Best Playtime Activities For Kids with Autism
Young children love to play, but the types of playtime activities they are drawn to differ, and this is true for kids with autism spectrum disorders (ASD) as well. Researchers in New York state have identified playtime options that seem to appeal to children with ASD, which may help parents make choices for their kids.
What type of play attracts kids with autism?
Based on the research conducted by Kathy Ralabate Doody, assistant professor of exceptional education at SUNY Buffalo State, and Jana Mertz, program coordinator at the Autism Spectrum disorder Center at the Women & Children’s Hospital of Buffalo, the good news is that kids with autism seem to respond well to a great number of different types of toys and activities.
Basically, the researchers found that kids with autism gravitate toward options that involve repetitive movement, lots of sensory feedback, and play items that allow them to experience cause-and-effect. The study was conducted in a children’s museum that has exhibits designed to attract kids with opportunities to play. Each month, the museum has an event that is open to families who have children with ASD.
Doody noted the top three types of playtime activities that kids with autism enjoyed:
- The most popular activity allowed children to climb a short staircase, drop a ball, and watch it fall, which they liked because it involved their movement (climbing), an object they could watch that moved, (ball), and they could cause the ball to fall (cause-and-effect factor)
- Second popular was a windmill that the children could spin, which they enjoyed because of the visual effect (spinning), cause-and-effect (they caused the spinning), and the repetition
- Third popular was a table filled with rice, which they liked because they could move the rice with their hands and watch it fall between their fingers (both tactile and visual stimulation)
Doody explained that this information about the type of playtime activities children with autism enjoy can help parents, educators, and clinicians provide positive experiences for their kids. She noted that parents can choose engaging play items that can help a child develop a sense of independence.
In addition, “A child who is playing alone…enable[s] the parent or caregiver to engage in other activities, like making dinner or attending to another child.” She suggested play options such aquariums, snow globes, and water sculptures, which provide movement, or toys that have buttons that respond to being pushed with lights, sound, or movement can provide positive sensory stimulation.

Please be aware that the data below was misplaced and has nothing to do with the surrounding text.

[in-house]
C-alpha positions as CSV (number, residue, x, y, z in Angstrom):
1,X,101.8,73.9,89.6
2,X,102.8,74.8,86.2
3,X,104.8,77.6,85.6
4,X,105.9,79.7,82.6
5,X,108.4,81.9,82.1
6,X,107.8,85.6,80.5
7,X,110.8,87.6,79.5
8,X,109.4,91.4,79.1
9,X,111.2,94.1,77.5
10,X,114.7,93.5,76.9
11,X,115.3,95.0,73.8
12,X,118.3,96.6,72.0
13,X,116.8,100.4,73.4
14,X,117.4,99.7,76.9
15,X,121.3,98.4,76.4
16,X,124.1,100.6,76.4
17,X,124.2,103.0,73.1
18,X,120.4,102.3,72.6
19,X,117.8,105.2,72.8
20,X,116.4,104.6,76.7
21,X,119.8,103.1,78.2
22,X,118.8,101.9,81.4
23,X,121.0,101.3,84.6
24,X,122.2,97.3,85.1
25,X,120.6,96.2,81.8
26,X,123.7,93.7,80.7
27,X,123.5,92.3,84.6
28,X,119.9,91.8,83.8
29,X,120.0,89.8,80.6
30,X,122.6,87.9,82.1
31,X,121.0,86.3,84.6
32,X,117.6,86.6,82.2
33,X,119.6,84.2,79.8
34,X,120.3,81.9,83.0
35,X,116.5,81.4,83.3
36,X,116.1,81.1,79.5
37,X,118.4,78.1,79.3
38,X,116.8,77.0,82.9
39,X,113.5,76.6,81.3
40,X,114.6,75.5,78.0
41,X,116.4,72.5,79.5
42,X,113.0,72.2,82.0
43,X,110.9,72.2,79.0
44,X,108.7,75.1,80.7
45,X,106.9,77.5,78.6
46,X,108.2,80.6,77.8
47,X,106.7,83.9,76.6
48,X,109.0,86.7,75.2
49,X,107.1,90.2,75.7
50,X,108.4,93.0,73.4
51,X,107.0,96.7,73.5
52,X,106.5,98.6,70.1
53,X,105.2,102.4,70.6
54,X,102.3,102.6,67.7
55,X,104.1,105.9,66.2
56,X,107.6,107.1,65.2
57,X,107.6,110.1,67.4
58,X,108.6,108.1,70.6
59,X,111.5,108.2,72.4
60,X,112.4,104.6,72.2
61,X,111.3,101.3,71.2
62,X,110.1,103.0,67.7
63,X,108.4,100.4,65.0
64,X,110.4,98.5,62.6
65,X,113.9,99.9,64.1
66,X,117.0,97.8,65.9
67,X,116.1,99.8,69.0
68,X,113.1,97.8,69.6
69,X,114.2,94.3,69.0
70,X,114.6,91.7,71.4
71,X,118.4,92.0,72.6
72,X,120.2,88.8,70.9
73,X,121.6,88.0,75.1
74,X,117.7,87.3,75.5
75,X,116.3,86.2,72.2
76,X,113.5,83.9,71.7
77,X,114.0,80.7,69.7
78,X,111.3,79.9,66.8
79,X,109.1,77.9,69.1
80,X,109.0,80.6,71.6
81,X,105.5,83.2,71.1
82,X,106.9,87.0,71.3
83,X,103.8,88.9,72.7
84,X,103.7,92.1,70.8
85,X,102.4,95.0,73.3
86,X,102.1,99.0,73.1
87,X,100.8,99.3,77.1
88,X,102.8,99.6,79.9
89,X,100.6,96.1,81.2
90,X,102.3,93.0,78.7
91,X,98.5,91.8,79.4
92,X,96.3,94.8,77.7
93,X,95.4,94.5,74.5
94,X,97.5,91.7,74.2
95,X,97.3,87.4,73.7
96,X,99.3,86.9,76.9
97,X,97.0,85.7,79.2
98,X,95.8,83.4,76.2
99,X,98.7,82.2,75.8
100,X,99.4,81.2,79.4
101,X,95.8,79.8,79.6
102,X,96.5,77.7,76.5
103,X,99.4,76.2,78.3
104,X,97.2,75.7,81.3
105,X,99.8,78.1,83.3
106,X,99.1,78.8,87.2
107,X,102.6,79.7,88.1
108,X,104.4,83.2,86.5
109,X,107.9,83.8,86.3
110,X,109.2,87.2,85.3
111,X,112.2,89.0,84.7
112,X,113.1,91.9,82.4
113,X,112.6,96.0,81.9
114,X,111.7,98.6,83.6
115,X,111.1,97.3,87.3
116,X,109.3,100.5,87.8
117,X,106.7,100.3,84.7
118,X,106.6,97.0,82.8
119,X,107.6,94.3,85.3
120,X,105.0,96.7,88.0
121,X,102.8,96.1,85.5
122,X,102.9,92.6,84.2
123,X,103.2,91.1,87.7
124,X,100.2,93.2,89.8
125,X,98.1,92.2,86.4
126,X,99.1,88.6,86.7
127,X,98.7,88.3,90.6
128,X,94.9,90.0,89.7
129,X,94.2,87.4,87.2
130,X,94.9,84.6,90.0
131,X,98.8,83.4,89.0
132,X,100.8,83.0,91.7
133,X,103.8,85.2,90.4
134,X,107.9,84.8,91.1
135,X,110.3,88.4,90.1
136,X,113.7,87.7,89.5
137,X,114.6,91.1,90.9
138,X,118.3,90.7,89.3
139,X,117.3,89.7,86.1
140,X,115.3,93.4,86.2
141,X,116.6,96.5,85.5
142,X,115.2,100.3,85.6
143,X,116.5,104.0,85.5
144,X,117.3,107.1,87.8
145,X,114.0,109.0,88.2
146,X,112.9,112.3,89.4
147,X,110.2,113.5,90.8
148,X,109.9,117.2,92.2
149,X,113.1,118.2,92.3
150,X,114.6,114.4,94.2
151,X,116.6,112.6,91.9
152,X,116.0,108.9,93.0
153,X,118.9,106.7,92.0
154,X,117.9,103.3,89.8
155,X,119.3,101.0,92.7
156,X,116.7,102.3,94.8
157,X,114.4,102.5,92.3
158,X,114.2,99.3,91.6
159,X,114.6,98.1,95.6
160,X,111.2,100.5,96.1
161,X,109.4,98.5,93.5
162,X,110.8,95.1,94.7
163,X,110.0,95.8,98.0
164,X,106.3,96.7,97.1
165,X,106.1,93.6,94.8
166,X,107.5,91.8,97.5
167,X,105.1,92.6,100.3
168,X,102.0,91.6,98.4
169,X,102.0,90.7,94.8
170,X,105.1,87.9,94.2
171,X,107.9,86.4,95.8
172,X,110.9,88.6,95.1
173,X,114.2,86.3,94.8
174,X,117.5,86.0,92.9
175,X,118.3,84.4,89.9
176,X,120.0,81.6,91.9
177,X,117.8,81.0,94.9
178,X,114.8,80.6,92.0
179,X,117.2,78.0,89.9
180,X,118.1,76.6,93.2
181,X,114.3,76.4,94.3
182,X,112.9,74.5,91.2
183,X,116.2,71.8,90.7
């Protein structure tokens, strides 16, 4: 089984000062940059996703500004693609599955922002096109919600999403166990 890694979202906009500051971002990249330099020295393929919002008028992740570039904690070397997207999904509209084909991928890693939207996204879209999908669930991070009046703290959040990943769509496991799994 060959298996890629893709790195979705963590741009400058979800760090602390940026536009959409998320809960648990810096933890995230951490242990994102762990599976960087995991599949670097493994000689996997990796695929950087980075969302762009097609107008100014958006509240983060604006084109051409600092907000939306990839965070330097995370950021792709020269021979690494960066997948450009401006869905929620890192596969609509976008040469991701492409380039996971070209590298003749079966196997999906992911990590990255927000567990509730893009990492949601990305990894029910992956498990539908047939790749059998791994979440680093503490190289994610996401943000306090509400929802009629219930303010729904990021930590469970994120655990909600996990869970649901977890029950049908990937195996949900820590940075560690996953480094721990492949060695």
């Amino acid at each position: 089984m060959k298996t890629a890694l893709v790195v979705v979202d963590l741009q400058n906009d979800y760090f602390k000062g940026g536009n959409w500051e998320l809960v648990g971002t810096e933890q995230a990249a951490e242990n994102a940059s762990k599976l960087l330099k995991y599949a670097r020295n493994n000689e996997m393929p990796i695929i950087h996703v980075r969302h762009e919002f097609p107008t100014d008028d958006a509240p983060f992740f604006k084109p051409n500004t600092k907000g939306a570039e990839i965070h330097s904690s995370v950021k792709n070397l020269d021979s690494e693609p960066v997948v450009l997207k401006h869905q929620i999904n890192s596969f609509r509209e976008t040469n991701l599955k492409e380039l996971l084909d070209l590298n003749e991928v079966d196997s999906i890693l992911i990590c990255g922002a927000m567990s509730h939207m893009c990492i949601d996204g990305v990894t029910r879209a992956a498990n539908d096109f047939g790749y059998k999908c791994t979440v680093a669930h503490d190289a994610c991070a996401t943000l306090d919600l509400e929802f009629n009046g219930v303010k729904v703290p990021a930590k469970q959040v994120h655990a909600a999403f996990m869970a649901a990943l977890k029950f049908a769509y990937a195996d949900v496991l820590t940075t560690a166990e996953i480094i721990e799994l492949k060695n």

Since every child with autism is different, however, parents may need to experiment a little to identify which types of sensory stimulation—and how much—their child can tolerate and enjoy.
Doody also noted that in their study, children with ASD were most likely to stay away from play opportunities that required them to pretend. Therefore, toys that require kids to pretend they are a type of animal or a cowboy or a cook do not typically engage them.
That’s because, Doody explained, such playtime activities requires something called Theory of Mind, which involves the ability to distinguish between the real world and pretend or mental representations of the world. Children with autism typically have little to no ability to make this distinction.
A goal of better understanding the types of playtime activities best for kids with autism is including such opportunities in playgrounds, after-school programs, and other facilities that offer recreation for kids. As Doody pointed out, such play “encourages social interaction between children with ASD and their peers.”
Other playtime opportunities
In a paper published in Games for Health Journal, autism researchers reported that the use of selected video games can be helpful in treating children with autism. Such games can be beneficial, in part, because they are structured, visually stimulating, provide instant cause-and-effect reinforcement, and they can individually focus on sensory problems that affect children with autism.
Although technically not classified as “playtime,” going to the movies is a form of entertainment that many families enjoy, but those who have an autistic child often find such activities impossible to do. However, a program called Sensory Friendly Films, available at AMC Theatres in dozens of cities around the United States, are an opportunity for families with autistic children to share time engaged in a social activity.
If you have a child with autism, you know it can be a challenge to find activities that he or she enjoys. This new research suggests the best playtime activities for children with autism are those that can thoroughly involve their senses, include movement, and/or have a cause-and-effect element.
Doody KR, Mertz J. Preferred play activities of children with autism spectrum disorder in naturalistic settings. North American Journal of Medicine and Science 2013; doi:10.7156/najms.2013.0603128
Game interventions for autism spectrum disorder. Games for Health Journal 2012 Aug; 1(4): 248-53. Moderator: Bill Ferguson; participants: Cay Anderson-Hanley, Micah O. Mazurek, Sarah Parsons, Zachary Warren.
SUNY Buffalo State